South of the equator, history demonstrates that it hard to hold on to the very constitutional ideals designed to keep executive branches from becoming absolutists.

So, I checked out my friends blog, which is about an Ex Pat living in Uraguay, and here's what he posted just after the 'coup' happened:

Mel Zelaya was elected 3 ½ years ago with an underwhelming 49% of
the vote. He was seen as a fairly conservative member of the liberal party.
The general feeling when he was elected was that he wasn’t the greatest
pick, but his background as a wealthy logger and rancher coupled with his
more liberal social policies would probably be OK.

· Almost from day 1, Mel started shifting Honduras policies to the

o Remember when he tried to nationalize the oil industry – forcing all
fuel distributors to buy from 1 company so that Mel could control the price?
The US rightfully reminded Mel that the US oil companies had a lot invested
here and the confiscating of those assets would not be a good thing. Mel
changed his mind a couple of days later.

o Mel gave away the fishing rights to an area that Honduras has been
fishing for decades if not a hundred years. He gave those rights to
Nicaragua for nothing – or at least nothing that was ever publicly reported.
Mel forgot to mention this transaction to anyone in the country, let alone
the fisherman. Guess how the fishermen found out? The Nicaraguan Navy
confiscated several boats over a period of a few weeks. The crews on these
boats were detained from a few days to a few weeks. Some of the boats were
eventually returned to the rightful owners – after paying “fines”. Some of
the boats even had the electronics and gear still on board when they were
returned to the owners. The Honduran government did absolutely nothing to
repatriate these boats.

o Mel wanted Honduras to join ALBA – a collection of countries that was
formed by Cuba and Venezuela to counteract NAFTA/CAFTA from the US. When
this was announced, there was a lot of concern – especially from the
business community. I was in a meeting with the local congressman less than
a week before it was ratified. The message being sent was that this was just
a way to get cheap oil from Venezuela. The congress wouldn’t consider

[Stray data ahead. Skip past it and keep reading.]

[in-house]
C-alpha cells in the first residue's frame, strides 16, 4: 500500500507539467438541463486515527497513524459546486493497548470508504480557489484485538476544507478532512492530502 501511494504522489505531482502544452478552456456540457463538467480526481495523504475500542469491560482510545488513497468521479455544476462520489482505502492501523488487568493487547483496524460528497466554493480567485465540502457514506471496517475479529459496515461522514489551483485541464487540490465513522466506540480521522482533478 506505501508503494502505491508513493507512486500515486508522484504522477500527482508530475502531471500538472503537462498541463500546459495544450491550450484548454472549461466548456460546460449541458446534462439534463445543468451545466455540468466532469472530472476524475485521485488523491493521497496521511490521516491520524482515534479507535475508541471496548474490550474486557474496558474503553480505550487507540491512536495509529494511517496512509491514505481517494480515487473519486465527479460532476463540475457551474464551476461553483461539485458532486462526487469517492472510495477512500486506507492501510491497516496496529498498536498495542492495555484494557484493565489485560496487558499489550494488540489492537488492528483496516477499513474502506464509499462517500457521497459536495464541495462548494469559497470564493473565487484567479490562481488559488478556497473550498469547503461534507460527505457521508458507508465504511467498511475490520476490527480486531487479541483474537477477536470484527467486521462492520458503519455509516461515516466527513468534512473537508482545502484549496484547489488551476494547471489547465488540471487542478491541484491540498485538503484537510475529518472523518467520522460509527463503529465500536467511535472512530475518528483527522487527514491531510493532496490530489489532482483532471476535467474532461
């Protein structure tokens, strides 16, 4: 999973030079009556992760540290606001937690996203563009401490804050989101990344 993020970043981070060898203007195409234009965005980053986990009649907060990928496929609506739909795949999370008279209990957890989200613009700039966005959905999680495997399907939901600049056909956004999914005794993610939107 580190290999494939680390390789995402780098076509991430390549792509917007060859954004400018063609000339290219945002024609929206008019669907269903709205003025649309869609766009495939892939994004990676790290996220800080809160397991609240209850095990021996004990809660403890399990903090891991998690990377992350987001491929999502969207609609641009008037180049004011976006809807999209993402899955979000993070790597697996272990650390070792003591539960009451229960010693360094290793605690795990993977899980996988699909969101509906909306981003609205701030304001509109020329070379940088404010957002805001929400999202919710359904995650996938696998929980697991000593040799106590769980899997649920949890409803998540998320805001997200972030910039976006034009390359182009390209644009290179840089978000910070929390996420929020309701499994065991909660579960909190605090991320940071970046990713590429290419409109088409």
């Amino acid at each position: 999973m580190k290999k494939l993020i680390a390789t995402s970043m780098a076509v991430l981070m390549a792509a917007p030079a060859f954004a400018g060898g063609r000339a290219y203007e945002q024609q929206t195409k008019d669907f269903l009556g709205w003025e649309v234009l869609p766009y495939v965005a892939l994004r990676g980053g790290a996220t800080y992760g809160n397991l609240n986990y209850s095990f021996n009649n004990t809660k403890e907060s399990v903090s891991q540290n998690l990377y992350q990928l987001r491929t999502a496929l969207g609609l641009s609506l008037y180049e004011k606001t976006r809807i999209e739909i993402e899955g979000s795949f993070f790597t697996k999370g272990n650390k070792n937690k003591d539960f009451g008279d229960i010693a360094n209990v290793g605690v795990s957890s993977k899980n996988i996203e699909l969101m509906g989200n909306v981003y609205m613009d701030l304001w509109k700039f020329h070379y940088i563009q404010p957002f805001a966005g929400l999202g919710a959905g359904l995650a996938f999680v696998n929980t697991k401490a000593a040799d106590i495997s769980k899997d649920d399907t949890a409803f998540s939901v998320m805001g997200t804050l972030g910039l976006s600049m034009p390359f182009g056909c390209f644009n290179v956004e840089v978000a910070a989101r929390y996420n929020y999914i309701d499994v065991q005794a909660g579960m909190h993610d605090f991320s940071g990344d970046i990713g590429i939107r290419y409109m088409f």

ratifying this treaty for 6 or 8 months and by then Mel would have the oil
that he was after. Again, less than a week later Mel got the treaty was
ratified by the congress.

o Not too long ago, the minimum wage was raised from L. 3,500 per month to
L. 5,500. That’s about a 60% increase. I’m not saying that the minimum wage
didn’t need to be raised, but this huge increase was 3 times more than the
labor unions were requesting (20%) and 6 times more than the business
organizations had offered (10%). These increases caused tremendous layoffs
on the mainland. Many maquillas (garment factories) began to move to
Nicaragua because the cost of business in Honduras had gotten too high. This
was another huge drop in jobs. I’ve not seen the actual number of jobs lost
because of the 60% increase in minimum wage, but it was staggering.

o The Honduran constitution says that each year the President presents the
annual budget to congress for approval. If the approval is not obtained by a
specific date (I think it’s the end of January, but am not 100% sure) the
budget from last year will be used until the new budget is approved by

§ Mel never submitted a budget for 2009, hence the Congress can’t approve
it so Honduras is operating in 2009 on 2008’s budget.

§ Now, why would a President not submit a budget? Who knows for sure but
one of the possibilities is that 2009 is an election year. Mel would like to
stay in power past 2009. The budget in 2008 didn’t include an election, so
in essence there is NO money available for the 2009 election because we’re
operating on 2008’s budget. There are other theories about hiding graft and
corruption, but I would assume that anyone that becomes President in
Honduras wouldn’t be concerned about hiding corruption and theft in the
budget – he certainly didn’t mind doing it the previous 3 years!

· Somewhere along the way, Mel decided to take a lesson from his
mentor (Chavez) and arrange it so that he could remain in power for as long
as he wanted. There was a little problem with this. The Honduran
constitution, enacted in 1982, has 378 articles. 6 of these articles are